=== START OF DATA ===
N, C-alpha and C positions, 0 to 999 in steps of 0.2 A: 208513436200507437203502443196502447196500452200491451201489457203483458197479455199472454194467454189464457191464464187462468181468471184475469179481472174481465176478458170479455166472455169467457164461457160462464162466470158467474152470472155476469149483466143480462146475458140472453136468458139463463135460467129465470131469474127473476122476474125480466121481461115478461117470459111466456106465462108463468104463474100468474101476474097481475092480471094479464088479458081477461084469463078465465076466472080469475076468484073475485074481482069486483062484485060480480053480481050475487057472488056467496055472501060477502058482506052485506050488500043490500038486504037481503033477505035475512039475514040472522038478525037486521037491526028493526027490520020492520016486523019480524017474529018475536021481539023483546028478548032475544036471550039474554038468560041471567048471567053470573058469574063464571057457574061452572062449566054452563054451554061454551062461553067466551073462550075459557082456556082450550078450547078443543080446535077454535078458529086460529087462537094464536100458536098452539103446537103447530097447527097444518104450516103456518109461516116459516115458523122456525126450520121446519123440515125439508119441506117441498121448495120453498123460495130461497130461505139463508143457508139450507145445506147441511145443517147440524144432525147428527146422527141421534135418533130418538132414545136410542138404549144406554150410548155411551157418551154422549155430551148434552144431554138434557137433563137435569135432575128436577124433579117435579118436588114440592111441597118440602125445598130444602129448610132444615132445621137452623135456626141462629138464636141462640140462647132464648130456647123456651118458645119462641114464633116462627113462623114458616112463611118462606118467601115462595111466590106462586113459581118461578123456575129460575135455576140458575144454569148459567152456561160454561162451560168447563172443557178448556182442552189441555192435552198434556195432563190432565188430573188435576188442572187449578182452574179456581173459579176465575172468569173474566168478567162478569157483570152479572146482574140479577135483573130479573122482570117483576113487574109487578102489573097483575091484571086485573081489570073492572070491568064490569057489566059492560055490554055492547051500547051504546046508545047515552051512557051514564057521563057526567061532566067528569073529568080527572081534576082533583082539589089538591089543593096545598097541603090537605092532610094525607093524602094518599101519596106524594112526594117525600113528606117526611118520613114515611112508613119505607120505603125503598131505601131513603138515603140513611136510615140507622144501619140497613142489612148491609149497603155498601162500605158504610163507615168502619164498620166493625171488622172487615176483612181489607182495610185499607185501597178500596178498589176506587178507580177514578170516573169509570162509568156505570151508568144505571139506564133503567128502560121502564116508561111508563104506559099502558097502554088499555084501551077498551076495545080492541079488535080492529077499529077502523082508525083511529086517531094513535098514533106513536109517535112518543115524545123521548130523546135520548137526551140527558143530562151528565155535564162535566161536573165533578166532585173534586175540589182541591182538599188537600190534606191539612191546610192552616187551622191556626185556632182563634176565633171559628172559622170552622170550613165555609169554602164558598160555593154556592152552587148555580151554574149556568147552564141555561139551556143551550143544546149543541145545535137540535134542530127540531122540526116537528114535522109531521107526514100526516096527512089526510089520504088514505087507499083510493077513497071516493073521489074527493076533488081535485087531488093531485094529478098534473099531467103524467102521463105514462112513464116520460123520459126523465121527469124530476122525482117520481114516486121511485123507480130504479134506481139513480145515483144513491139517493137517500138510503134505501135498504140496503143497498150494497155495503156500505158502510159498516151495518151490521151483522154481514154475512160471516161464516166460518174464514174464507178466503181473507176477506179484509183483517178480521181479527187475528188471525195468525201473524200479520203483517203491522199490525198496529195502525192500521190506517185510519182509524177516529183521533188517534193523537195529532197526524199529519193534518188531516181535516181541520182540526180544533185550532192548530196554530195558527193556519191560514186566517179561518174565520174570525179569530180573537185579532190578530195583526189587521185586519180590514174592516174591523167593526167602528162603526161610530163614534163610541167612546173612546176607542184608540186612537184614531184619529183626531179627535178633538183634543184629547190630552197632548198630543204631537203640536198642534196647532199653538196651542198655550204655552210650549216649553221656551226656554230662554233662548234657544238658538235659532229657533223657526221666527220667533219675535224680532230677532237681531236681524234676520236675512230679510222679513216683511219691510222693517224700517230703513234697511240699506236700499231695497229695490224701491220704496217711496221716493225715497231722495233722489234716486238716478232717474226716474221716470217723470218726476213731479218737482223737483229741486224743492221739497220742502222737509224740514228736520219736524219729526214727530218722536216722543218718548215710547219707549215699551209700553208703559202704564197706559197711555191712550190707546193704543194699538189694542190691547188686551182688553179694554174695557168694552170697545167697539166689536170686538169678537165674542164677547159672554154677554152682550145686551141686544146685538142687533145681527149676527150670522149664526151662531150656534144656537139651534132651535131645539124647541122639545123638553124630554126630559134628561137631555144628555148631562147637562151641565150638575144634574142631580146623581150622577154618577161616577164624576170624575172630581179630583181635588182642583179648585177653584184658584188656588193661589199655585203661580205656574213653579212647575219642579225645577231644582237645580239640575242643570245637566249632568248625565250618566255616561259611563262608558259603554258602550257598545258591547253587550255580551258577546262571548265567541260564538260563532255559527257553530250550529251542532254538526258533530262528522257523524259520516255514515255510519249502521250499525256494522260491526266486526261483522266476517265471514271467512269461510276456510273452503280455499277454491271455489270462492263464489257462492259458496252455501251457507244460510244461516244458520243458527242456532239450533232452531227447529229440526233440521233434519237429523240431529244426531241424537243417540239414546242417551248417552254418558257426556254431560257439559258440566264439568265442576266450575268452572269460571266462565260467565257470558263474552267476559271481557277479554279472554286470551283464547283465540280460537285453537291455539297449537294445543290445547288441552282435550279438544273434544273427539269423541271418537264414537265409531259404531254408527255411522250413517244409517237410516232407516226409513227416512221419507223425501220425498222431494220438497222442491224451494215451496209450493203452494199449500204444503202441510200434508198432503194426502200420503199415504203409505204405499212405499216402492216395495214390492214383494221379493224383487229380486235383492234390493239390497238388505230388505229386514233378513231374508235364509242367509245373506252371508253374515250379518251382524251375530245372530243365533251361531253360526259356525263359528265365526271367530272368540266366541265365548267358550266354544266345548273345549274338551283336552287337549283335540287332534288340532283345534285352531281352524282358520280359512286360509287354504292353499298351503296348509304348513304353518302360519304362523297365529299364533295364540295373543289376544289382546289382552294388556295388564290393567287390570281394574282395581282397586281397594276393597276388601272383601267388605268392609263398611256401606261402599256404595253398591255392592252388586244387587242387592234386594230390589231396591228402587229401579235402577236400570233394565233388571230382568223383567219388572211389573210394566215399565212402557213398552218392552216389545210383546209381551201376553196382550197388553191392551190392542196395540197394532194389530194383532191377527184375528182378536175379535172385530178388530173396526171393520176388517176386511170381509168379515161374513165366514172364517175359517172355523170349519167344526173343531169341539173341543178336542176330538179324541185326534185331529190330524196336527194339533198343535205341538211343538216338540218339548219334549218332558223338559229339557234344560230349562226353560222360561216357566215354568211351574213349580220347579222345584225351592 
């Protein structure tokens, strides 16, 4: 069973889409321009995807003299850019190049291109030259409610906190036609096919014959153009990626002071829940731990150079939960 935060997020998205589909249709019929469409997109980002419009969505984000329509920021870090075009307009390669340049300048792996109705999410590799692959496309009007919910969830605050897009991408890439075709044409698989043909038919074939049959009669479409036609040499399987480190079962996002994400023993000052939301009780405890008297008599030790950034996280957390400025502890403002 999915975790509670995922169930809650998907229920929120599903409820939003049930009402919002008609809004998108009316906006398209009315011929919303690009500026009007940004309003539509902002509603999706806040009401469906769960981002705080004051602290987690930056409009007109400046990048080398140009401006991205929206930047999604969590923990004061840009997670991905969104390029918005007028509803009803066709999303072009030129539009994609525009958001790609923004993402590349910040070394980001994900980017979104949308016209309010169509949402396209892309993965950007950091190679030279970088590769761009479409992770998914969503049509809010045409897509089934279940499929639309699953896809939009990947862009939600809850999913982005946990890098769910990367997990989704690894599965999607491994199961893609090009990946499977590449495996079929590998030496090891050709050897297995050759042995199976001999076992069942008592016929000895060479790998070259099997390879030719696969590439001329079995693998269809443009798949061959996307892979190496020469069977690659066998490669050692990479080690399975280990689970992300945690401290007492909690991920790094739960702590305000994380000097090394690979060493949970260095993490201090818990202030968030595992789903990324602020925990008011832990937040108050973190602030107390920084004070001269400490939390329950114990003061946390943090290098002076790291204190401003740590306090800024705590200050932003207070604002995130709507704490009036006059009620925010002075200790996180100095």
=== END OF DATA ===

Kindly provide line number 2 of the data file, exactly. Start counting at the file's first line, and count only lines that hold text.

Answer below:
């Protein structure tokens, strides 16, 4: 069973889409321009995807003299850019190049291109030259409610906190036609096919014959153009990626002071829940731990150079939960 935060997020998205589909249709019929469409997109980002419009969505984000329509920021870090075009307009390669340049300048792996109705999410590799692959496309009007919910969830605050897009991408890439075709044409698989043909038919074939049959009669479409036609040499399987480190079962996002994400023993000052939301009780405890008297008599030790950034996280957390400025502890403002 999915975790509670995922169930809650998907229920929120599903409820939003049930009402919002008609809004998108009316906006398209009315011929919303690009500026009007940004309003539509902002509603999706806040009401469906769960981002705080004051602290987690930056409009007109400046990048080398140009401006991205929206930047999604969590923990004061840009997670991905969104390029918005007028509803009803066709999303072009030129539009994609525009958001790609923004993402590349910040070394980001994900980017979104949308016209309010169509949402396209892309993965950007950091190679030279970088590769761009479409992770998914969503049509809010045409897509089934279940499929639309699953896809939009990947862009939600809850999913982005946990890098769910990367997990989704690894599965999607491994199961893609090009990946499977590449495996079929590998030496090891050709050897297995050759042995199976001999076992069942008592016929000895060479790998070259099997390879030719696969590439001329079995693998269809443009798949061959996307892979190496020469069977690659066998490669050692990479080690399975280990689970992300945690401290007492909690991920790094739960702590305000994380000097090394690979060493949970260095993490201090818990202030968030595992789903990324602020925990008011832990937040108050973190602030107390920084004070001269400490939390329950114990003061946390943090290098002076790291204190401003740590306090800024705590200050932003207070604002995130709507704490009036006059009620925010002075200790996180100095």